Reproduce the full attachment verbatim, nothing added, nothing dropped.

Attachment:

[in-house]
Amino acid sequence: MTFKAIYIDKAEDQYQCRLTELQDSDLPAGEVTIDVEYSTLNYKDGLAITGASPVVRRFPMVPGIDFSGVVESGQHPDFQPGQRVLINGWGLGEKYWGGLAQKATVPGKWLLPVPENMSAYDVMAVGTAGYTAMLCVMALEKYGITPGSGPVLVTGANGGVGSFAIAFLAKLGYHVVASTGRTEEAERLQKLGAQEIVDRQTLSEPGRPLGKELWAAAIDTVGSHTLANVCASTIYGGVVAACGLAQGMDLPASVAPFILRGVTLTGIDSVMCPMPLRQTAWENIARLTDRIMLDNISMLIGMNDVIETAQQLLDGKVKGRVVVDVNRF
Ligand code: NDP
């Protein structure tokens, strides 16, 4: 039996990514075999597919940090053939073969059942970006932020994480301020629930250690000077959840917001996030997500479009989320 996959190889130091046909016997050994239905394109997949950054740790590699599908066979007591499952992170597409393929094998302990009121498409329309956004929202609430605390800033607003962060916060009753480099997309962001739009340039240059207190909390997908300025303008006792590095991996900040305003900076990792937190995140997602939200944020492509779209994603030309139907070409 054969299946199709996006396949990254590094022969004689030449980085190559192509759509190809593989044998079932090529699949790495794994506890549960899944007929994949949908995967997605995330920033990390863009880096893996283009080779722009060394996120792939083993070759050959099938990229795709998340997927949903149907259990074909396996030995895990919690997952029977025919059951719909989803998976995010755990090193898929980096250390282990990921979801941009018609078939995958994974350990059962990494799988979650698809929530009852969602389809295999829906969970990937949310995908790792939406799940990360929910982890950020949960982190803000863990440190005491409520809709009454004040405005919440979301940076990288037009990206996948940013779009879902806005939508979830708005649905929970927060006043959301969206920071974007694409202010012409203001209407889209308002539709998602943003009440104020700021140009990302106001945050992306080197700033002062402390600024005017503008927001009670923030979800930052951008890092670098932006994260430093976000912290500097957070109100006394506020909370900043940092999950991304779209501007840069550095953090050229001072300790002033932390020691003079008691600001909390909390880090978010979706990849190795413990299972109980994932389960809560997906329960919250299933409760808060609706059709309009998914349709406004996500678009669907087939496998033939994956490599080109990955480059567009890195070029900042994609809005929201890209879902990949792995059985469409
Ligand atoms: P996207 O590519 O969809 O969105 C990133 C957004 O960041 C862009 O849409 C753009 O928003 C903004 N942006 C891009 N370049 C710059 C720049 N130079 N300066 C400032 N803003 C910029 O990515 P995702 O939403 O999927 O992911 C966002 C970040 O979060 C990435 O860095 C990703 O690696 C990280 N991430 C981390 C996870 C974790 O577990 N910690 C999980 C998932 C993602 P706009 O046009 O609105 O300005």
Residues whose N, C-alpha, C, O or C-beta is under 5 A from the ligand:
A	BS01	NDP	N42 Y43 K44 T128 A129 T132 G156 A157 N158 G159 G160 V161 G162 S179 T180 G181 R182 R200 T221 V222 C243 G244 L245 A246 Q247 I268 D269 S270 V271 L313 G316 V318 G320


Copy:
[in-house]
Amino acid sequence: MTFKAIYIDKAEDQYQCRLTELQDSDLPAGEVTIDVEYSTLNYKDGLAITGASPVVRRFPMVPGIDFSGVVESGQHPDFQPGQRVLINGWGLGEKYWGGLAQKATVPGKWLLPVPENMSAYDVMAVGTAGYTAMLCVMALEKYGITPGSGPVLVTGANGGVGSFAIAFLAKLGYHVVASTGRTEEAERLQKLGAQEIVDRQTLSEPGRPLGKELWAAAIDTVGSHTLANVCASTIYGGVVAACGLAQGMDLPASVAPFILRGVTLTGIDSVMCPMPLRQTAWENIARLTDRIMLDNISMLIGMNDVIETAQQLLDGKVKGRVVVDVNRF
Ligand code: NDP
């Protein structure tokens, strides 16, 4: 039996990514075999597919940090053939073969059942970006932020994480301020629930250690000077959840917001996030997500479009989320 996959190889130091046909016997050994239905394109997949950054740790590699599908066979007591499952992170597409393929094998302990009121498409329309956004929202609430605390800033607003962060916060009753480099997309962001739009340039240059207190909390997908300025303008006792590095991996900040305003900076990792937190995140997602939200944020492509779209994603030309139907070409 054969299946199709996006396949990254590094022969004689030449980085190559192509759509190809593989044998079932090529699949790495794994506890549960899944007929994949949908995967997605995330920033990390863009880096893996283009080779722009060394996120792939083993070759050959099938990229795709998340997927949903149907259990074909396996030995895990919690997952029977025919059951719909989803998976995010755990090193898929980096250390282990990921979801941009018609078939995958994974350990059962990494799988979650698809929530009852969602389809295999829906969970990937949310995908790792939406799940990360929910982890950020949960982190803000863990440190005491409520809709009454004040405005919440979301940076990288037009990206996948940013779009879902806005939508979830708005649905929970927060006043959301969206920071974007694409202010012409203001209407889209308002539709998602943003009440104020700021140009990302106001945050992306080197700033002062402390600024005017503008927001009670923030979800930052951008890092670098932006994260430093976000912290500097957070109100006394506020909370900043940092999950991304779209501007840069550095953090050229001072300790002033932390020691003079008691600001909390909390880090978010979706990849190795413990299972109980994932389960809560997906329960919250299933409760808060609706059709309009998914349709406004996500678009669907087939496998033939994956490599080109990955480059567009890195070029900042994609809005929201890209879902990949792995059985469409
Ligand atoms: P996207 O590519 O969809 O969105 C990133 C957004 O960041 C862009 O849409 C753009 O928003 C903004 N942006 C891009 N370049 C710059 C720049 N130079 N300066 C400032 N803003 C910029 O990515 P995702 O939403 O999927 O992911 C966002 C970040 O979060 C990435 O860095 C990703 O690696 C990280 N991430 C981390 C996870 C974790 O577990 N910690 C999980 C998932 C993602 P706009 O046009 O609105 O300005």
Residues whose N, C-alpha, C, O or C-beta is under 5 A from the ligand:
A	BS01	NDP	N42 Y43 K44 T128 A129 T132 G156 A157 N158 G159 G160 V161 G162 S179 T180 G181 R182 R200 T221 V222 C243 G244 L245 A246 Q247 I268 D269 S270 V271 L313 G316 V318 G320